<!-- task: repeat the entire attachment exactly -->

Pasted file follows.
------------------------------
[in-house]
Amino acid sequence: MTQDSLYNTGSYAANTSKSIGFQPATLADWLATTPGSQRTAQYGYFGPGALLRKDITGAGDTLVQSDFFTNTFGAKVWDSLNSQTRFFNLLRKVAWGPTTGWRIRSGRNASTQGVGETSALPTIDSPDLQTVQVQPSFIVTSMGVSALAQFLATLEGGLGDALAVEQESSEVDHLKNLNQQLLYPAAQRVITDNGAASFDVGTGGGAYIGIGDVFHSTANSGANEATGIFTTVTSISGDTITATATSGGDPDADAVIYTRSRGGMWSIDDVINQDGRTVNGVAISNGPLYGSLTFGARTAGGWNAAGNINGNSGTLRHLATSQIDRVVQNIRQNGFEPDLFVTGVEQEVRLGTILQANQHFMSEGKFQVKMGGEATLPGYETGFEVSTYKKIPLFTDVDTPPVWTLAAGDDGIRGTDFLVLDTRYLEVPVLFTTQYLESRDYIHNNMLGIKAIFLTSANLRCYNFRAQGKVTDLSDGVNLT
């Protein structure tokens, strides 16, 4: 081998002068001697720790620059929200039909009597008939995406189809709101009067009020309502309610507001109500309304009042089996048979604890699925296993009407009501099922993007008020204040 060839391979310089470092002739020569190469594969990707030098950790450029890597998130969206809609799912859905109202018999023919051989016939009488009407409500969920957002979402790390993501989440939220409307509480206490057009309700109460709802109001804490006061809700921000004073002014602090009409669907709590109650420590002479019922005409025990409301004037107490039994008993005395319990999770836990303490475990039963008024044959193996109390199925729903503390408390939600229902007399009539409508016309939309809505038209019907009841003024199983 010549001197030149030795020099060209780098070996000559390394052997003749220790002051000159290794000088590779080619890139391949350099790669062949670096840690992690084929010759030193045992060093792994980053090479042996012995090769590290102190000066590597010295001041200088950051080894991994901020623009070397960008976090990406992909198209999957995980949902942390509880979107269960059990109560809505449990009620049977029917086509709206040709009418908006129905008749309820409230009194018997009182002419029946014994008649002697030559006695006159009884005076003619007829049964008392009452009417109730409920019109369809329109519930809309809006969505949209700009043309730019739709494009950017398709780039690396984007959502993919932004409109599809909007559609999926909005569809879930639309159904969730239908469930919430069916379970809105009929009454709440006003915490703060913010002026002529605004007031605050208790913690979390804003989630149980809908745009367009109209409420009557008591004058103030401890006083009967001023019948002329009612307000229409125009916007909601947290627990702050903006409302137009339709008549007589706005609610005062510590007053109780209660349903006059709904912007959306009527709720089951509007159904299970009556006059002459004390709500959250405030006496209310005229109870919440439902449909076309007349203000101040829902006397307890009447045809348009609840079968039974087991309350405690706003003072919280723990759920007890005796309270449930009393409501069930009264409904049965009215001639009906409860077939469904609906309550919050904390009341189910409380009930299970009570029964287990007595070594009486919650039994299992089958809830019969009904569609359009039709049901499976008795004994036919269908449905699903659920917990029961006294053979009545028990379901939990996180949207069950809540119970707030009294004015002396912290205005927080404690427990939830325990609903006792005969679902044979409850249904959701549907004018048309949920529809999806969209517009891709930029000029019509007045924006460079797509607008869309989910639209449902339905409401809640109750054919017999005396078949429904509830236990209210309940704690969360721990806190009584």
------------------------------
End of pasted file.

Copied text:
[in-house]
Amino acid sequence: MTQDSLYNTGSYAANTSKSIGFQPATLADWLATTPGSQRTAQYGYFGPGALLRKDITGAGDTLVQSDFFTNTFGAKVWDSLNSQTRFFNLLRKVAWGPTTGWRIRSGRNASTQGVGETSALPTIDSPDLQTVQVQPSFIVTSMGVSALAQFLATLEGGLGDALAVEQESSEVDHLKNLNQQLLYPAAQRVITDNGAASFDVGTGGGAYIGIGDVFHSTANSGANEATGIFTTVTSISGDTITATATSGGDPDADAVIYTRSRGGMWSIDDVINQDGRTVNGVAISNGPLYGSLTFGARTAGGWNAAGNINGNSGTLRHLATSQIDRVVQNIRQNGFEPDLFVTGVEQEVRLGTILQANQHFMSEGKFQVKMGGEATLPGYETGFEVSTYKKIPLFTDVDTPPVWTLAAGDDGIRGTDFLVLDTRYLEVPVLFTTQYLESRDYIHNNMLGIKAIFLTSANLRCYNFRAQGKVTDLSDGVNLT
């Protein structure tokens, strides 16, 4: 081998002068001697720790620059929200039909009597008939995406189809709101009067009020309502309610507001109500309304009042089996048979604890699925296993009407009501099922993007008020204040 060839391979310089470092002739020569190469594969990707030098950790450029890597998130969206809609799912859905109202018999023919051989016939009488009407409500969920957002979402790390993501989440939220409307509480206490057009309700109460709802109001804490006061809700921000004073002014602090009409669907709590109650420590002479019922005409025990409301004037107490039994008993005395319990999770836990303490475990039963008024044959193996109390199925729903503390408390939600229902007399009539409508016309939309809505038209019907009841003024199983 010549001197030149030795020099060209780098070996000559390394052997003749220790002051000159290794000088590779080619890139391949350099790669062949670096840690992690084929010759030193045992060093792994980053090479042996012995090769590290102190000066590597010295001041200088950051080894991994901020623009070397960008976090990406992909198209999957995980949902942390509880979107269960059990109560809505449990009620049977029917086509709206040709009418908006129905008749309820409230009194018997009182002419029946014994008649002697030559006695006159009884005076003619007829049964008392009452009417109730409920019109369809329109519930809309809006969505949209700009043309730019739709494009950017398709780039690396984007959502993919932004409109599809909007559609999926909005569809879930639309159904969730239908469930919430069916379970809105009929009454709440006003915490703060913010002026002529605004007031605050208790913690979390804003989630149980809908745009367009109209409420009557008591004058103030401890006083009967001023019948002329009612307000229409125009916007909601947290627990702050903006409302137009339709008549007589706005609610005062510590007053109780209660349903006059709904912007959306009527709720089951509007159904299970009556006059002459004390709500959250405030006496209310005229109870919440439902449909076309007349203000101040829902006397307890009447045809348009609840079968039974087991309350405690706003003072919280723990759920007890005796309270449930009393409501069930009264409904049965009215001639009906409860077939469904609906309550919050904390009341189910409380009930299970009570029964287990007595070594009486919650039994299992089958809830019969009904569609359009039709049901499976008795004994036919269908449905699903659920917990029961006294053979009545028990379901939990996180949207069950809540119970707030009294004015002396912290205005927080404690427990939830325990609903006792005969679902044979409850249904959701549907004018048309949920529809999806969209517009891709930029000029019509007045924006460079797509607008869309989910639209449902339905409401809640109750054919017999005396078949429904509830236990209210309940704690969360721990806190009584």